Conflict Transformation Workshop - Loch Tay Retreat

Loch Tay Winter Retreat

Back in a snowy February 2020 a group of young people from Ignite Theatre Group spent three days at Loch Tay, Scotland.

The focus of the retreat was to examine issues around conflict transformation and how the arts can help survivors cope with past traumas. The retreat centred around four different workshops, each looking at a different element of the arts: Words, Music, Adinkra and Improvisation.

The retreat was documented by photographer Robin Mitchell. Robin’s photographs have been turned into a video (below) and the music that features was composed by the young people of Ignite at Loch Tay.

Please click on the video to view.

Arts Workshops

Words workshop. Credit: Robin Mitchell
Cerdit: Robin Mitchell
Adrinka symbols. Credit: Robin Mitchell
Drums. Credit Robin Mitchell.

Words

The Words workshop encouraged small groups to identify a theme that resonated with them. The team then weaved these themes together to create a story.

Hosted by Giovanna Fassetta (CUSP DA Principal Investigator) and Tawona Sithole (UNESCO RILA Artist in Residence) this session encouraged participants to actively listen and communicate with each other.

Music

Hosted by Gameli Todzro (UNESCO RILA Artist in Residence) the group explored African drumming and the Kora and were encouraged to find confidence through elements of music such as rhythm.

The group were set musical tasks that will help them to deal with conflict in the future.

Adinkra

Lead by Naa Densua Todzro (UNESCO RILA Researcher & Artist) the group used Adinkra symbols to celebrate their journey so far.

Adinkra symbols are from the west coast of Africa, particularly Ghana where they have great significance and are widely used throughout Ghanaian society.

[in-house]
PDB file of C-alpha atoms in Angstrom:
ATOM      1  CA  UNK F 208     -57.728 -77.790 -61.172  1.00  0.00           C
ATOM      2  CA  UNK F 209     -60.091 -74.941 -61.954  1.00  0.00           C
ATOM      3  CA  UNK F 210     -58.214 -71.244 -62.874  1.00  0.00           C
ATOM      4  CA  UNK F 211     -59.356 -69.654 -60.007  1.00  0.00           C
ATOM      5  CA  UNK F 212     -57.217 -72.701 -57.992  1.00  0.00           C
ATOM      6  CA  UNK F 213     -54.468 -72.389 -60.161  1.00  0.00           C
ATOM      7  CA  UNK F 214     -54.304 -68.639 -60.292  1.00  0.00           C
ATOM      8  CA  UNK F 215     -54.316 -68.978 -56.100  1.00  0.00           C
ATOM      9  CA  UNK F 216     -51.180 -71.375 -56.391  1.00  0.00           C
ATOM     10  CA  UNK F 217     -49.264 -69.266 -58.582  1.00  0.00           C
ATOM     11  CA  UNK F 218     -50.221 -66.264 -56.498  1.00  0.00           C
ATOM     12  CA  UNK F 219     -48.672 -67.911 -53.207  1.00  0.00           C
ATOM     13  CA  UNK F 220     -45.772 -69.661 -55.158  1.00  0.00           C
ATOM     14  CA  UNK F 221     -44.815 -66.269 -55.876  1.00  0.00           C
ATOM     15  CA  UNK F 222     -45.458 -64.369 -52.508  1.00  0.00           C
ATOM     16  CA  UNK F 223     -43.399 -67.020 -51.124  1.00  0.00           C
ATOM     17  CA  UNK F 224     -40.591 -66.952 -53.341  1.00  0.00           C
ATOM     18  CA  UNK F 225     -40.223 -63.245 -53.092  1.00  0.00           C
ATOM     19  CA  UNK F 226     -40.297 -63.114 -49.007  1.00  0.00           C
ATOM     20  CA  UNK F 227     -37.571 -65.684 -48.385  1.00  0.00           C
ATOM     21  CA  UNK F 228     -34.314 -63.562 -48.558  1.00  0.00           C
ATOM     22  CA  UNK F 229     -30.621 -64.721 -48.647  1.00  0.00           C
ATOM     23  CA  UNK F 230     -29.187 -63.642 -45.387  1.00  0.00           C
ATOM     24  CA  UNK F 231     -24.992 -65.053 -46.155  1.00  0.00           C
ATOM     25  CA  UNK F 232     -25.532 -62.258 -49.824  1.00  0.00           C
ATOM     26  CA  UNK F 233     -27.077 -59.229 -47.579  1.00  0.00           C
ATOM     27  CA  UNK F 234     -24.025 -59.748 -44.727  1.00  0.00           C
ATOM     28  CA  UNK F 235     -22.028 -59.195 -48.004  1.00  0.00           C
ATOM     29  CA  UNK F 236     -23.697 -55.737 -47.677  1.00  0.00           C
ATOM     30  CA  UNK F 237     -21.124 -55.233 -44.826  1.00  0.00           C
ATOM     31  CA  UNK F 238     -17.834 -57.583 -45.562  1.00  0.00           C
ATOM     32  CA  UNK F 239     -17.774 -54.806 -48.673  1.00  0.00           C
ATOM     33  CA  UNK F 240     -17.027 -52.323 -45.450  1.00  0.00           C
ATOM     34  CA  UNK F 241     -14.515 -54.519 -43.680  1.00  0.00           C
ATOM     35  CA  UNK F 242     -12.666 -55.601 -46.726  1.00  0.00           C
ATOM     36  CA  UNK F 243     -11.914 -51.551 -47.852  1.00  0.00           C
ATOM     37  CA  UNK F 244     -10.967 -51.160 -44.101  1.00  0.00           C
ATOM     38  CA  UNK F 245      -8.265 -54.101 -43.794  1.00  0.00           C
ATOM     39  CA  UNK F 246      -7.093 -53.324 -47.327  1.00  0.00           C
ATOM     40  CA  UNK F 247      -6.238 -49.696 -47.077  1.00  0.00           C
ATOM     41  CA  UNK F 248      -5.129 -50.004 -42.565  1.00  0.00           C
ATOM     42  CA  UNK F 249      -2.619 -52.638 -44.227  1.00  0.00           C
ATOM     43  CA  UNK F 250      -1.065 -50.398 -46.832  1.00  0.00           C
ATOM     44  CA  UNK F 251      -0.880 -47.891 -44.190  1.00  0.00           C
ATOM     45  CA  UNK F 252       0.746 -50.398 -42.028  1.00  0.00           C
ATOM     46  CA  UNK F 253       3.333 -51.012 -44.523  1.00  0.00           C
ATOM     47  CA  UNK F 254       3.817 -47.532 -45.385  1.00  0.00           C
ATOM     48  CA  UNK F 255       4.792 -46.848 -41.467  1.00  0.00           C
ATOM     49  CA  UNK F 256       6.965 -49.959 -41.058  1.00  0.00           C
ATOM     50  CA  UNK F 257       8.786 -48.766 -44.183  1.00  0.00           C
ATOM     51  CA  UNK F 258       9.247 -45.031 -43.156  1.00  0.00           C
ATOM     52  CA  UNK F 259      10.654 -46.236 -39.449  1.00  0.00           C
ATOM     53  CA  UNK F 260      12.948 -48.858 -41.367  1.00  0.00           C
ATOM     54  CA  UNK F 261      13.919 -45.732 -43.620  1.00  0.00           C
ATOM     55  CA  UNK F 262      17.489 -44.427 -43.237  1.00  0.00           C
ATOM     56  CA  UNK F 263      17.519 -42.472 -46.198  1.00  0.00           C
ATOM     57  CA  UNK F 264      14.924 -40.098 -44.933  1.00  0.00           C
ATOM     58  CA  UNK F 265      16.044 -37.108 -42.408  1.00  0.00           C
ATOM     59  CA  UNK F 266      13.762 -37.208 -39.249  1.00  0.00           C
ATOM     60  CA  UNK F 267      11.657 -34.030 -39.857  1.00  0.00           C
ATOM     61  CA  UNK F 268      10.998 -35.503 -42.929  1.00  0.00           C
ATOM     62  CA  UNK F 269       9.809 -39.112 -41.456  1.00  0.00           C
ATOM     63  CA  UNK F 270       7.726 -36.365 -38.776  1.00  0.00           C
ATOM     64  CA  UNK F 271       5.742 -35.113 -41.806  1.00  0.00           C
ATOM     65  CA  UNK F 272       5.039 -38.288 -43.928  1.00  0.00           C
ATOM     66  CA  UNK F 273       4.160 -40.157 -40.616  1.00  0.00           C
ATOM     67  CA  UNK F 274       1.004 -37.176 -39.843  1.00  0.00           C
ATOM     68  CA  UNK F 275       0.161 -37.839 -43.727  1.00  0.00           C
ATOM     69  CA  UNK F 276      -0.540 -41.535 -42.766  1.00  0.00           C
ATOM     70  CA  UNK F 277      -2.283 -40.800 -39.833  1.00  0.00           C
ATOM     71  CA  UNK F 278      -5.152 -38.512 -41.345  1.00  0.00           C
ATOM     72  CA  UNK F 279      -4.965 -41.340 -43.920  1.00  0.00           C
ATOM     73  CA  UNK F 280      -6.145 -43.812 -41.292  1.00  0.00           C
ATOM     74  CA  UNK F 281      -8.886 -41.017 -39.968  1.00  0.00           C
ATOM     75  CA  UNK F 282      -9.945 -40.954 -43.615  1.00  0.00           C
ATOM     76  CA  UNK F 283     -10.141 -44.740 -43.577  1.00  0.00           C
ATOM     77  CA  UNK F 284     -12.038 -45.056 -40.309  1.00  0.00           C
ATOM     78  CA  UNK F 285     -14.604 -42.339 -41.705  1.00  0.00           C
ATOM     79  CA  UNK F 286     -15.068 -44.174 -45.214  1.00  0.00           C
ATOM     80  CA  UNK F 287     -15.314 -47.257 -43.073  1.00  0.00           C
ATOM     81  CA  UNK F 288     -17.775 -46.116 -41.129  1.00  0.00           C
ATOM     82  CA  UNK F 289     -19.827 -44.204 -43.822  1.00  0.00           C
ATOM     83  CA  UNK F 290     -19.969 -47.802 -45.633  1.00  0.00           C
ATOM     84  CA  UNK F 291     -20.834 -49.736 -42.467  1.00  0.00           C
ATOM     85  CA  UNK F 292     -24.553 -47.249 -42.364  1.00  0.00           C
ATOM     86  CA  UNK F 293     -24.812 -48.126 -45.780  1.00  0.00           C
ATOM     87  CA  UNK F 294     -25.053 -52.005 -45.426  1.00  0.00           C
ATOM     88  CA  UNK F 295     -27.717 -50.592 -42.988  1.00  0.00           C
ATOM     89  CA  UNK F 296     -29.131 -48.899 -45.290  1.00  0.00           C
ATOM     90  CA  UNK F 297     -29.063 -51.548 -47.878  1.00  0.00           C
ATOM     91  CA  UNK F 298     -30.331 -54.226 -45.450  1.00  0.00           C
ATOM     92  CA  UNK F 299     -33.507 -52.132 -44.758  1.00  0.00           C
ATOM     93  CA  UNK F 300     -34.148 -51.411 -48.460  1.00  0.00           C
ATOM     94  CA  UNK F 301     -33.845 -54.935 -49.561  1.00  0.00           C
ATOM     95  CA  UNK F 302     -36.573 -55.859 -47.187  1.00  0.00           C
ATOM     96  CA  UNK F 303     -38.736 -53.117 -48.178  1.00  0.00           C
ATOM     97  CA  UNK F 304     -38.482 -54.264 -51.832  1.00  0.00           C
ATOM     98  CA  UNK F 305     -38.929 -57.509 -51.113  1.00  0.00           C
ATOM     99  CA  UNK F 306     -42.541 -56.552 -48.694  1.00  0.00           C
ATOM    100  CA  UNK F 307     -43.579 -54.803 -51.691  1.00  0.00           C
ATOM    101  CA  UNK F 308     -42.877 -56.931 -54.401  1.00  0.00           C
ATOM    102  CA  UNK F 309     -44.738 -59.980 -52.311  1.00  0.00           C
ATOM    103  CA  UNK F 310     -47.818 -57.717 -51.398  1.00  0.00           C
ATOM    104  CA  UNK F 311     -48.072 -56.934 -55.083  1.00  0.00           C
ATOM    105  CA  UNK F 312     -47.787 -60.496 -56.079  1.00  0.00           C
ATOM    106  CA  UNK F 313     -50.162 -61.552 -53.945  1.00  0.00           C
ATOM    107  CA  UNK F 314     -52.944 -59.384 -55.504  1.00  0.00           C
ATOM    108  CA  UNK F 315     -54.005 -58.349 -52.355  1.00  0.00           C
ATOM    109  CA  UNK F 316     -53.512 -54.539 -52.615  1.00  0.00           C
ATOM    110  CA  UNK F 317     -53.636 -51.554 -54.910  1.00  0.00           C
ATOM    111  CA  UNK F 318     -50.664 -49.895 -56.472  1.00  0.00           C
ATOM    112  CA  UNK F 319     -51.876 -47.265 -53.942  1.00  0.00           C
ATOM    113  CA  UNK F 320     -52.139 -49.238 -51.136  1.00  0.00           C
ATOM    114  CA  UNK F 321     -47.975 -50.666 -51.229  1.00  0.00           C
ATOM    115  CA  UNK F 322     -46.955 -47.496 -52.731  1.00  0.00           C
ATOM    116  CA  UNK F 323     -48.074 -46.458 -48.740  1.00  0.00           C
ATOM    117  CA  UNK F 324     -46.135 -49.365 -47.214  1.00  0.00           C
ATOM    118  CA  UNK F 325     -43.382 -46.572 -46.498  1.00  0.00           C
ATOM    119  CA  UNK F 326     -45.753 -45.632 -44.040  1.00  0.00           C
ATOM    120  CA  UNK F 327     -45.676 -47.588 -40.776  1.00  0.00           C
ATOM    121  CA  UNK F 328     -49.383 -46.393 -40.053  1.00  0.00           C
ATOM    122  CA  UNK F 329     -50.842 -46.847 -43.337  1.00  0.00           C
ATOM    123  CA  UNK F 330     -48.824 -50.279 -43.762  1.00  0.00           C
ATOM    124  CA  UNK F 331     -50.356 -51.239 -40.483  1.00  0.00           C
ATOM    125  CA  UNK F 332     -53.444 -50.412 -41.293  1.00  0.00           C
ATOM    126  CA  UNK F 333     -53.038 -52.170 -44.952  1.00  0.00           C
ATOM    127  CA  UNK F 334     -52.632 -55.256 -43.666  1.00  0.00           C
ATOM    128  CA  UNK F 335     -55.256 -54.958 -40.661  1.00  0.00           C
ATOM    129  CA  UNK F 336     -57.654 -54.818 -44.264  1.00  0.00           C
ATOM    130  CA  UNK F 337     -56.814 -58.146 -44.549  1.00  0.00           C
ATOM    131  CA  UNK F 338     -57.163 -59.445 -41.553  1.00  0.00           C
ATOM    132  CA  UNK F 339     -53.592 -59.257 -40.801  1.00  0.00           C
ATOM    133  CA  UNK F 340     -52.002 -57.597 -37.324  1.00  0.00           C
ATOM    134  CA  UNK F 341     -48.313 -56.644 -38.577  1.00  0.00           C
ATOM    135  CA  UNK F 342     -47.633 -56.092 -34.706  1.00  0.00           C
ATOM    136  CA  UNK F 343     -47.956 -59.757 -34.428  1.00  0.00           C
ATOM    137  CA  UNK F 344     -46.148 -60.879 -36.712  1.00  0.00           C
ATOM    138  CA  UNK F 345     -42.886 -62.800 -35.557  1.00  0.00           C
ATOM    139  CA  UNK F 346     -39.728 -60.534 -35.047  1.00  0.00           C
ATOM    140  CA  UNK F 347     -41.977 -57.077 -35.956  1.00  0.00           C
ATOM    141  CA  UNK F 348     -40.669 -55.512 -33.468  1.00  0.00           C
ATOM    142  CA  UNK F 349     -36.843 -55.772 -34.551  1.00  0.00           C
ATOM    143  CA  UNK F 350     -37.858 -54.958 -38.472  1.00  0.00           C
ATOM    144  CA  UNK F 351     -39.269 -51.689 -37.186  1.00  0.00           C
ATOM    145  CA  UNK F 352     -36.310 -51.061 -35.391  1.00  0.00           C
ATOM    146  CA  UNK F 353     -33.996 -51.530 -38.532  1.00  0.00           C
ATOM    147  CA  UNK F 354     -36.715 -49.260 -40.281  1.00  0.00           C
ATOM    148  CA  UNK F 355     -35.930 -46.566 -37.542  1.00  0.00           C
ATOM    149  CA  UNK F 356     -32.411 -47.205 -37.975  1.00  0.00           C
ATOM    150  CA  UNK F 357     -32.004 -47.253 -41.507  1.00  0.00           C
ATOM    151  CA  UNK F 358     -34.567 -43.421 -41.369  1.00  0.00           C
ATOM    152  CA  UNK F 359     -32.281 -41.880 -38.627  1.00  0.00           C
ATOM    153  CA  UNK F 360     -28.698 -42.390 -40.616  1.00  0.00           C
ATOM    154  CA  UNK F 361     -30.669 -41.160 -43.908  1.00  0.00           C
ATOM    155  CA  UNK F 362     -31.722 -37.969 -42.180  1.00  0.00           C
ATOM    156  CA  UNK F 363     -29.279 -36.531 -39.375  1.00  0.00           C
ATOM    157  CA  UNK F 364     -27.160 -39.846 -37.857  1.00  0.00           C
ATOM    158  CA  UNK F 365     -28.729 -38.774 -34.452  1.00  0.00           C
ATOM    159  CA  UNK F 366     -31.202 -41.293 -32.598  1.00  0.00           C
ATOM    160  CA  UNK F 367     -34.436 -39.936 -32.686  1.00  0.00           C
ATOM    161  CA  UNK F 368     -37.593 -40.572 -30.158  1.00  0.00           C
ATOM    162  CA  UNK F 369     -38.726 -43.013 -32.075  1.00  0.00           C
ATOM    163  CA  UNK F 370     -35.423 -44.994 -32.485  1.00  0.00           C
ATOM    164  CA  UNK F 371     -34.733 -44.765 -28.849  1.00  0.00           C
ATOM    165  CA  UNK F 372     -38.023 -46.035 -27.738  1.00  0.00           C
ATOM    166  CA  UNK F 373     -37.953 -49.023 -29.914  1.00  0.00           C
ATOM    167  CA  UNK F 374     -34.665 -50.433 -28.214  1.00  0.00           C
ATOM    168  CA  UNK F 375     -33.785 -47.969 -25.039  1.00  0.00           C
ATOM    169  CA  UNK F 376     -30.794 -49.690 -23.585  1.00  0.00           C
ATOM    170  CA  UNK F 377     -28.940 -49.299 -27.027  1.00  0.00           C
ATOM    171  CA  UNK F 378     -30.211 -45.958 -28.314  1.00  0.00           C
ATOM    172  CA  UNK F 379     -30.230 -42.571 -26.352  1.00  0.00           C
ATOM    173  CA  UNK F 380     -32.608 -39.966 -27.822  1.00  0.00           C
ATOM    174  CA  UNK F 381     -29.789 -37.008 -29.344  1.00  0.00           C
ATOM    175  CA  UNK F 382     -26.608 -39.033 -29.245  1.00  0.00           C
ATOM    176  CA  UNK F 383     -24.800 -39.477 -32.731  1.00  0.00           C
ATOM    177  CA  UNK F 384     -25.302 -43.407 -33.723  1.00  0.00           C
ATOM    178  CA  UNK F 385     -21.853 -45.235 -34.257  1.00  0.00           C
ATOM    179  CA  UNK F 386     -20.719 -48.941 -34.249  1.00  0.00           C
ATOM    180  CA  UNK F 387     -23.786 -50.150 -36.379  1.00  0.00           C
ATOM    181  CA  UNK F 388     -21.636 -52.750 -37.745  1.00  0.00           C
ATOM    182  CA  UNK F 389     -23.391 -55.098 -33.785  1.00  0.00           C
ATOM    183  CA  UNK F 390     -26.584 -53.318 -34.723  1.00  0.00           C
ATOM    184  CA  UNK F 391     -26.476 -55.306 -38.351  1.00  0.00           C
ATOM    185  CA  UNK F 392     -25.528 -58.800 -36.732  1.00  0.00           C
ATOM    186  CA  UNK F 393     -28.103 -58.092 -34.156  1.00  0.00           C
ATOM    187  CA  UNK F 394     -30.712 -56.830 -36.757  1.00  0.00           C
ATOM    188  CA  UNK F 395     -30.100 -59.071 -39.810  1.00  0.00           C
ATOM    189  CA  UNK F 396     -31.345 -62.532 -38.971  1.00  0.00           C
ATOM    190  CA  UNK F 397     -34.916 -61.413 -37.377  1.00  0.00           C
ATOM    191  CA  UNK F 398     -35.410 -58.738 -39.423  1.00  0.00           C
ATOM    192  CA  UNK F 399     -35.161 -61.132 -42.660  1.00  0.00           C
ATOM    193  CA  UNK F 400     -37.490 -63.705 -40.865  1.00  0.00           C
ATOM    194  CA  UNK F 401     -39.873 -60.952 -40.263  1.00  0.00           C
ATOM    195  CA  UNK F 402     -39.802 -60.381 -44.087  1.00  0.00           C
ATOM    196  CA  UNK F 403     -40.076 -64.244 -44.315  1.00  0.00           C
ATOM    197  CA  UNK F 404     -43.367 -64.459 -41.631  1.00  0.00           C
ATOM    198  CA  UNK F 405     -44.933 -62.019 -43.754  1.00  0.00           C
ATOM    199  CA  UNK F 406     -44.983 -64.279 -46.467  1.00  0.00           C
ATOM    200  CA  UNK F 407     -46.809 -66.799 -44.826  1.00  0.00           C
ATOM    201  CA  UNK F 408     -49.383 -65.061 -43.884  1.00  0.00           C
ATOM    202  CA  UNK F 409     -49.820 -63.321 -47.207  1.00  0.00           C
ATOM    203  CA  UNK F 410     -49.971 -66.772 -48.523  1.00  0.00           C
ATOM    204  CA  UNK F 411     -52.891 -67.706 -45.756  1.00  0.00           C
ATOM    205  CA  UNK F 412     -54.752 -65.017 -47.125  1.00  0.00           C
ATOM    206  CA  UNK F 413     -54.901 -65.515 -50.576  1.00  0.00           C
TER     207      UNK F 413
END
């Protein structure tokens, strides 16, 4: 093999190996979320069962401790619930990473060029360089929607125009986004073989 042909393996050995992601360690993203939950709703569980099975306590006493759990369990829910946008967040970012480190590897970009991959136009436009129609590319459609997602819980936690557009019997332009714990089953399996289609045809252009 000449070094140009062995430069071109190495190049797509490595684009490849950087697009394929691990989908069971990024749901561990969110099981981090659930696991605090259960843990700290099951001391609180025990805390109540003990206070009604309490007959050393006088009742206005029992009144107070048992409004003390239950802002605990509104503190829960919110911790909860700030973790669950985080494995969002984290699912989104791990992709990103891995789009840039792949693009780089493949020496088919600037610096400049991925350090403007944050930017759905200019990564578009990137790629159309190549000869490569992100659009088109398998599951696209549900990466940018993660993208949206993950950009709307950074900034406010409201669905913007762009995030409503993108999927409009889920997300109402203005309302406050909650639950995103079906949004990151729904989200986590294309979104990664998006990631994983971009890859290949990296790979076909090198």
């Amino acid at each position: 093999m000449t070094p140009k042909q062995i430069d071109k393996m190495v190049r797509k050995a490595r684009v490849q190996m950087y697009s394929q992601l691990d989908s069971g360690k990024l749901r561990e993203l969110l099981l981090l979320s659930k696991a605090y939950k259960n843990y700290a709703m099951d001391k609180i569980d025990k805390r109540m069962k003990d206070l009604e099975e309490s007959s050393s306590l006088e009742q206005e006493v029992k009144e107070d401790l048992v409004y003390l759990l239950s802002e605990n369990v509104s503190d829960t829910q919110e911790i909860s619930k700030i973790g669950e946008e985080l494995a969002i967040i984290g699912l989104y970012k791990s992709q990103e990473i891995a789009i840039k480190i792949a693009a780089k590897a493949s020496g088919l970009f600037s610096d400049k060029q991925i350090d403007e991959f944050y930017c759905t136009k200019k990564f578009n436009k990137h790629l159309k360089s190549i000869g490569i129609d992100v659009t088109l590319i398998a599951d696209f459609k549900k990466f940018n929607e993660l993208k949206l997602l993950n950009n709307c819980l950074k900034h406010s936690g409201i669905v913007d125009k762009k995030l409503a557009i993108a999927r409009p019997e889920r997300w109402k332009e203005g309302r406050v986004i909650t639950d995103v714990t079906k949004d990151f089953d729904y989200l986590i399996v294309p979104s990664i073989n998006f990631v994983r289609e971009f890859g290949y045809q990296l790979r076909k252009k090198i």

Improvisation

Using what they had learned during the retreat’s workshops their own lived experiences the group began to process past traumatic events.

This exercise led to “Papercuts”, which was Ignite’s last show before the COVID-19 lockdown.

Photo Gallery

All photo credits: Robin Mitchell

The Culture for Sustainable and Inclusive Peace (CUSP) is funded by UK Research and Innovation (UKRI) via the Arts and Humanities Research Council (AHRC) as part of the UK Governments Global Challenges Research Fund (GCRF).

1. Why did they kill my dad -Baba?

CUSP would like to thank Nazmi Al Masri, our Co-Investigator, who worked tirelessly throughout the conflict to capture Palestinian stories and document what was taking place in the Gaza Strip from 14th May 2021 – 21st May 2021. These blog posts were written during the conflict.

As the bombs rained down on the Gaza Strip, the work of CUSP shifts from building cultures of sustainable peace, to using language to testify to the suffering of war, the bloodshed and loss of civilian life. For our Palestinian partners in Gaza, this is now the place from which building sustainable peace must begin. The terms of our work have been violently reset here.